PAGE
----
I am due with my first LO in August, and I have a fear of PPD. Many women in my family have had it, including my mom who had to be institutionalized for a few weeks after I was born for PP psychosis. Unfortunately she isn't alive anymore to ask about it, and everyone else in the family just likes to ignore this kind of thing and avoid talking about it.
Well, DH and I were talking the other day about our fears of the birth & the baby, and I told him that I'm afraid this will happen to me and I won't recognize it. So, does anyone have any recommendations for good websites/brochures/info that I could give to DH to be aware of the signs & symptoms of PPD? I've found during this pregnancy that vocalizing my fears, and preparing for them has really helped me to release the fear and move on. Any help would be great. TIA!
Mama Bear , Papa Bear and Baby Bear (8/11)
Well, if no one else is gonna post, I might as well toss something out!
I found these two articles that deal with recognizing (PP)D in someone else:
Some things from my experience with depression (not post-partum)...
1. No one likes to have their feelings disregarded as an imbalance of brain chemicals. So if your DH thinks it's time to have the "I think you have PPD" talk, he should consider waiting until a time when you're fairly calm. (If it's feasible, of course.)
2. Many people are resistant to the idea of sadness being treated as a medical issue. If you think your DH might feel that way, explain that just because sadness is not always caused by a medical problem does not mean it can't be a symptom. As an analogy, sometimes when you vomit, it's purely situational, an not an illness, e.g. you got on a roller coaster after eating three chili dogs. But sometimes when you vomit, it's a sign of having the flu or something. Sometimes you're sad for situational reason, e.g. your dog died, but sometimes the sadness can be caused by the various substances within us that cause our emotions.
3. Likewise, just as it is possible to have the flu without ever vomiting, you could possibly have depression without being sad. It's just one symptom of many. It seems like depression just takes all your emotions down a notch. Something you'd be happy about is now something you feel neutral about, something that should be mildly annoying is now a big problem, something that would normally make you sad will now crush your spirit completely....I think if everything in your life except the PPD is abso-freakin-lutely perfect (hypothetically), your PPD will just make you feel "bleh" instead of sad.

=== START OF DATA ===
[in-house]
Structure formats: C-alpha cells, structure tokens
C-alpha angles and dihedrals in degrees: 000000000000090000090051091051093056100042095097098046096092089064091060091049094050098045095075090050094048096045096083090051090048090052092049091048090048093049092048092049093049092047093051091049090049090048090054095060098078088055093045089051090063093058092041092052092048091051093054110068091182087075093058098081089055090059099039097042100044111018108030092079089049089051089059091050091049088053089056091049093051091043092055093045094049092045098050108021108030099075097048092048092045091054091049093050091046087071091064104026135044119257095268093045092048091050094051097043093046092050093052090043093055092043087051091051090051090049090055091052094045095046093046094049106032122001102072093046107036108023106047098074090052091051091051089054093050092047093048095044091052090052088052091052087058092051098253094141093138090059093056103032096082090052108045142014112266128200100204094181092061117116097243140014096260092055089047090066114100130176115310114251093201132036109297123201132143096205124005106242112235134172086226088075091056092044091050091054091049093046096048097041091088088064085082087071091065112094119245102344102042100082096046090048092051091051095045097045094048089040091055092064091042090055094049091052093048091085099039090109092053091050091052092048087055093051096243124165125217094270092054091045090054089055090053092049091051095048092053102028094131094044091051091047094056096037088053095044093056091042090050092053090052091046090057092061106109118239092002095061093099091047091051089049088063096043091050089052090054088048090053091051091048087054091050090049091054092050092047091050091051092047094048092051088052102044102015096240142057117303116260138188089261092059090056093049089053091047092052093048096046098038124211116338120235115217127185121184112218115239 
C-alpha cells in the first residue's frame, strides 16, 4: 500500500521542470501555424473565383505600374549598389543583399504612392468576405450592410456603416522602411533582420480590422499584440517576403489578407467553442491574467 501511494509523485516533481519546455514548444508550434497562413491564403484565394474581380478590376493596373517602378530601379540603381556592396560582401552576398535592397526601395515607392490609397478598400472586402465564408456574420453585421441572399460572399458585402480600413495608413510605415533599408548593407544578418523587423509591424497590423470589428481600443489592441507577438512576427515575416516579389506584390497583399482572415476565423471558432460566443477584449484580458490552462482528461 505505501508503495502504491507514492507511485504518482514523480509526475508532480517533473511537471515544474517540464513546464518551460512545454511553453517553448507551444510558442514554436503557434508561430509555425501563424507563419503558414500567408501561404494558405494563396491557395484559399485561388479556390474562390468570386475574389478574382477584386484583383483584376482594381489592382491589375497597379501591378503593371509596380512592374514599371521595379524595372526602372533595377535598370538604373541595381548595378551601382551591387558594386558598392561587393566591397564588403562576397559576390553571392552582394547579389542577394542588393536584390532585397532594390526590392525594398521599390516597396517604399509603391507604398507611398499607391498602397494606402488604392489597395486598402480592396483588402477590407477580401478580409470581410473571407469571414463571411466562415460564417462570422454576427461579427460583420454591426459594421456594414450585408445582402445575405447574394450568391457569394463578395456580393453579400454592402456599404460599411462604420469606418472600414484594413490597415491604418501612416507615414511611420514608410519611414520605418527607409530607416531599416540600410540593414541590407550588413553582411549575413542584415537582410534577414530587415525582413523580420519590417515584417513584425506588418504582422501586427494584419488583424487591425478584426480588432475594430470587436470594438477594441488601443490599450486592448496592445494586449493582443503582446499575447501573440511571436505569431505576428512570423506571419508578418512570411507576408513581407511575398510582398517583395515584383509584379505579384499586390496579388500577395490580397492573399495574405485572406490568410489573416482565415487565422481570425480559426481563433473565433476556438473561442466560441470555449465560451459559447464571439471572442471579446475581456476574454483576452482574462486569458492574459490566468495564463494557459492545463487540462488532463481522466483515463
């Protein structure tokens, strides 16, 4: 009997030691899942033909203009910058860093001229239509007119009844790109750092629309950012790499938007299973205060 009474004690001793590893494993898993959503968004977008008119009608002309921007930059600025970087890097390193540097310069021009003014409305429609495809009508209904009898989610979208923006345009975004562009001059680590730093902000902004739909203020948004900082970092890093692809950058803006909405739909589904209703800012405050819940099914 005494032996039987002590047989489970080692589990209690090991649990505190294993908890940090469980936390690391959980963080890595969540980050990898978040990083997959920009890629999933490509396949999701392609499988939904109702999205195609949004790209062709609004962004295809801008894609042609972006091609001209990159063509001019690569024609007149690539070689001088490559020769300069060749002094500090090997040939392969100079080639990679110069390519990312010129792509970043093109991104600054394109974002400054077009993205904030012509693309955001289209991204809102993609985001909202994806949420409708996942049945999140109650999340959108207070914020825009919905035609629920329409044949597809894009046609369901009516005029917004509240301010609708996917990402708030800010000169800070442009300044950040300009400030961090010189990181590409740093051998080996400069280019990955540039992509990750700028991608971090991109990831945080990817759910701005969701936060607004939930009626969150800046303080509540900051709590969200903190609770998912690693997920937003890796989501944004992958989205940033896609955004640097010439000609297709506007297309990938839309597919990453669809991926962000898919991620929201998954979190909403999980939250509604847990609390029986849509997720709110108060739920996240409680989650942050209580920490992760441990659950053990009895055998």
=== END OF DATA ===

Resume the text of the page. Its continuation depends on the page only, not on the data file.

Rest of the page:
4. And just because you have something "real" (situational) to be sad about doesn't mean you don't have depression... but it does make it harder to recognize.
Does your DH normally know when you're sad, or are you the sort to go mope in private? If the latter, maybe it'd be a good idea to try getting in the habit of being more expressive?
Thank you so much, I'm definitely going to show your tips to DH as well as the sites you recommended. I am the exact opposite of "private" with him (usually TMI about everything) so I think he'll be able to pick up on the signs if he knows what to look for. Thanks for the resources, Cyllya.
Mama Bear , Papa Bear and Baby Bear (8/11)
Well, my experiences with depression also weren't post-partum, but I thought I'd share what I learned anyway.
You didn't say if you've had any issues of depression or anxiety in the past. If you have, I would encourage you to think about what could have triggered them and deal with those issues. That was the biggest help for me. It doesn't so much answer your question of how to recognize if you have it, but if it could help in prevention, that's even better.
And NO, I am NOT saying if you (or anyone else) gets it, it is your fault. But there is never any harm in personal growth.
I would also encourage you to think about your temperament as you prepare. If you don't like surprises, for example, you should know as much as possible what those first post-partum weeks could be like, all the while realizing that both babies and post-partum emotions are unpredictable. I started thinking this way to help my spirited children, but realized it works in adults as well!
Having a new baby is a big adjustment. The Mayo Clinic site says that even new dads are at increased risk of depression, and they don't have all the hormonal and physical changes. It will be exhausting and overwhelming and life will never be the same. It will be harder......but better. I think it was also a help to me that I had very realistic expectations. I mean, if you expect birth to be easy, to fit into your pre-pregnancy clothes at one week, you will be seriously disappointed. On the other hand, if you're expecting to be up all night, know that breastfeeding is hard at first, and realize that it's not all about you anymore, you might be happily surprised.
Wishing you the best!
|15 members and 8,666 guests|
|Boobiejuice , cloa513 , cyberbull5 , fange , fourseas8 , joandsarah77 , kalemary , katelove , scaramouche131 , scheelimama , sciencemum , secretroom41 , shantimama , specialistpi12 , zebra15|
|Most users ever online was 449,755, 06-25-2014 at 12:21 PM.|